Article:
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the ban prevents the federal government from enforcing national security and immigration policies. the leader of this coalition, texas attorney general ken paxon joins me now. attorney general paxon, thank you for joining us. i remember you saying the travel pause is lawful and protects the homeland and now of course president trump saying they should have stuck with the first version of this. how did you get these states together, and what's the main, the main issue that you want to get to the public here? >> so, you know, we started all the way back in the 9th circuit when this began week had texas and 4th circuit case, we had four states join us there and 15 states, our argument is simple, there is a statute that governs what the president has done. statute's been used i believe about 44 times, never been controversial, and it's on its face strictly gives the president the authority to limit the entry of nonresident aliens if he views it as
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detrimental to the country. charles: how do the courts suggest that if any other president had put forth the travel moratorium, it would have been lawful and legal but because of comnts ma on the campaign trail, that it has an entirely different meaning? how do they come up with that? >> you know, unprecedented as far as i know. if you look at the face of the statute they're relying issue onning the president is relying on. face of the travel ban, this is clearly lawful and said the court went outside of the bounds and went outside of the campaign has nothing to do with what is happening in the travel ban. charles: of course, the travel ban in itself, the term travel ban, initially the trump administration wanted to stay away with that, the 9th circuit pointed that being a catch phrase and now president trump embracing it, saying it is what it is. in your opinion, does this help or harm case when it goes before the supreme court? >> yeah, i don't think it matters. what matters here is the law, and the fact, that's why we're a part of this case.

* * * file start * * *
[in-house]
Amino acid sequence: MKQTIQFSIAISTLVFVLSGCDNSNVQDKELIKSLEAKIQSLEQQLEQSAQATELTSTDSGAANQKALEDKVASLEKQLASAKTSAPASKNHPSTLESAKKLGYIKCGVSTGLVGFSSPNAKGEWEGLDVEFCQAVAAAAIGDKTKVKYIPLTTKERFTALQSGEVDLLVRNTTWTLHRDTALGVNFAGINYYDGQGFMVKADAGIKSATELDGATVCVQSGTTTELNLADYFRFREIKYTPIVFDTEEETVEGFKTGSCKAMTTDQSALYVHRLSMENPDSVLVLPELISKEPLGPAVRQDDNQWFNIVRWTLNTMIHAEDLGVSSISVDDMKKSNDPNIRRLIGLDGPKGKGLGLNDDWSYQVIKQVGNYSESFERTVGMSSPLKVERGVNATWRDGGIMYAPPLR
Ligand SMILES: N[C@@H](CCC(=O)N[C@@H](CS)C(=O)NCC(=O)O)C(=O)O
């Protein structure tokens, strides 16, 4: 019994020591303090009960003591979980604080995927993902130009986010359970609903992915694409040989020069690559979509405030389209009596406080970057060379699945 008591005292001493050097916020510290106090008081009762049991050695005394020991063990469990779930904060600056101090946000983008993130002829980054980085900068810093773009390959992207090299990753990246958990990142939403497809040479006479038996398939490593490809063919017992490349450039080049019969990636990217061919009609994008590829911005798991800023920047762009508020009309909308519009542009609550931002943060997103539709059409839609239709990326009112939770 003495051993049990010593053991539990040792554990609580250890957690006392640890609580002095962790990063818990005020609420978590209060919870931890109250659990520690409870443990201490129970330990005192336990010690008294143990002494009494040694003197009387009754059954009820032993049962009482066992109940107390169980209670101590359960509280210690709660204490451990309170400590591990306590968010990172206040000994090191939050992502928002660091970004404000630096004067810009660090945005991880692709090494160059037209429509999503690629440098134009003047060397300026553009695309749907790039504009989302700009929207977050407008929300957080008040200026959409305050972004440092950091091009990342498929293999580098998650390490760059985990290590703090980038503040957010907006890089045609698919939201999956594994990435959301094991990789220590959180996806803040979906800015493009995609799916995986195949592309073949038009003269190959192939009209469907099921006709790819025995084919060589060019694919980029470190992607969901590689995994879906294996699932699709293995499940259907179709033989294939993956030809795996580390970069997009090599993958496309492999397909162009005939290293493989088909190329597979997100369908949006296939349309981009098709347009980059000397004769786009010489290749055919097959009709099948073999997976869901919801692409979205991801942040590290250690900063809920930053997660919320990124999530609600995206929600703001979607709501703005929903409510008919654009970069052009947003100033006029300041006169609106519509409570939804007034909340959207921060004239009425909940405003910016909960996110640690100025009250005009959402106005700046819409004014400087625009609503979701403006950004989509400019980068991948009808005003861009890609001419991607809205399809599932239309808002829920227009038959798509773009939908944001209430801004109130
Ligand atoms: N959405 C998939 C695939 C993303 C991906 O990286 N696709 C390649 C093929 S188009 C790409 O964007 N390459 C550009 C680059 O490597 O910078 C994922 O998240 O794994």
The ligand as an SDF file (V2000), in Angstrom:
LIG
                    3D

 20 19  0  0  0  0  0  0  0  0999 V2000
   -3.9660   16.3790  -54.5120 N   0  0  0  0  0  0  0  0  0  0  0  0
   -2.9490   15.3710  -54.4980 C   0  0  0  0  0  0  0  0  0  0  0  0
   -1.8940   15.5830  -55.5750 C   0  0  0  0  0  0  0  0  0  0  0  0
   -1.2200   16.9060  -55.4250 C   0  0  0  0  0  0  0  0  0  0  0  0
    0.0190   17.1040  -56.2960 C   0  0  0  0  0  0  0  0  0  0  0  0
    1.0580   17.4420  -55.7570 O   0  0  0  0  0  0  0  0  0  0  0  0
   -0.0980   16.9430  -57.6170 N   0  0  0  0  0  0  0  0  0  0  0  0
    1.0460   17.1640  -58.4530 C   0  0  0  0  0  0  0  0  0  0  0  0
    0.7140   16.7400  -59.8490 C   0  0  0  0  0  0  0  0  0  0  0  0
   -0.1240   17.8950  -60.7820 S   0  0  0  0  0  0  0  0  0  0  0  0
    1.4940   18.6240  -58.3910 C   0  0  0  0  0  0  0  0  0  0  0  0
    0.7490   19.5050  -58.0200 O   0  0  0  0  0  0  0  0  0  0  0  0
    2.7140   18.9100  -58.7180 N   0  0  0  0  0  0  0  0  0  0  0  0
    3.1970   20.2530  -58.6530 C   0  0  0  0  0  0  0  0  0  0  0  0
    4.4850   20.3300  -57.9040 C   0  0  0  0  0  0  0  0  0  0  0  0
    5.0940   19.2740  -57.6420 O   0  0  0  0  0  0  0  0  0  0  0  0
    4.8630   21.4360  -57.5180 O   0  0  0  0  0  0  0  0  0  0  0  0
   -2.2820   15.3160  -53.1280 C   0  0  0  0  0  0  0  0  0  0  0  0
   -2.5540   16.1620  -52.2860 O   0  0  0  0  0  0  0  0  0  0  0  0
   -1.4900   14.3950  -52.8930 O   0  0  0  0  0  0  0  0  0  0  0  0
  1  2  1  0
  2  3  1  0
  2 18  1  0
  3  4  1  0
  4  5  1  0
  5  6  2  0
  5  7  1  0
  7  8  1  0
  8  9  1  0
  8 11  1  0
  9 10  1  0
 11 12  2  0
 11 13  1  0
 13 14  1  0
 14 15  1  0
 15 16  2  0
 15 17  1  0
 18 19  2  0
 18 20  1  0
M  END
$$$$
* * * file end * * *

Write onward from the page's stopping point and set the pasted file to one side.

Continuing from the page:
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we feel strongly, involved in this litigation trying to protect our citizens from potential terrorist threats. other refugees coming into our states for literally years. what matters is law and nothing else. not comments by anybody in the administration but what does the law say and how should it be applied and historical context of this is very favorable to the administration when we view this as a case that should be won. charles: there are a lot of states now that you have states, particularly border states, how much of an impact will this have with respect to the supreme court? does it weigh on it a little bit? does it help? >> it absolutely does. a lot of times they've given the impression, the media, that the president is out by himself on this issue. what we wanted to emphasize is no, this is not an issue relateto one president, that there are lots of states in this country are that are concerned about the safety of citizens. we've tried to address this with the past administration, we got nowhere, and we're grateful that we have a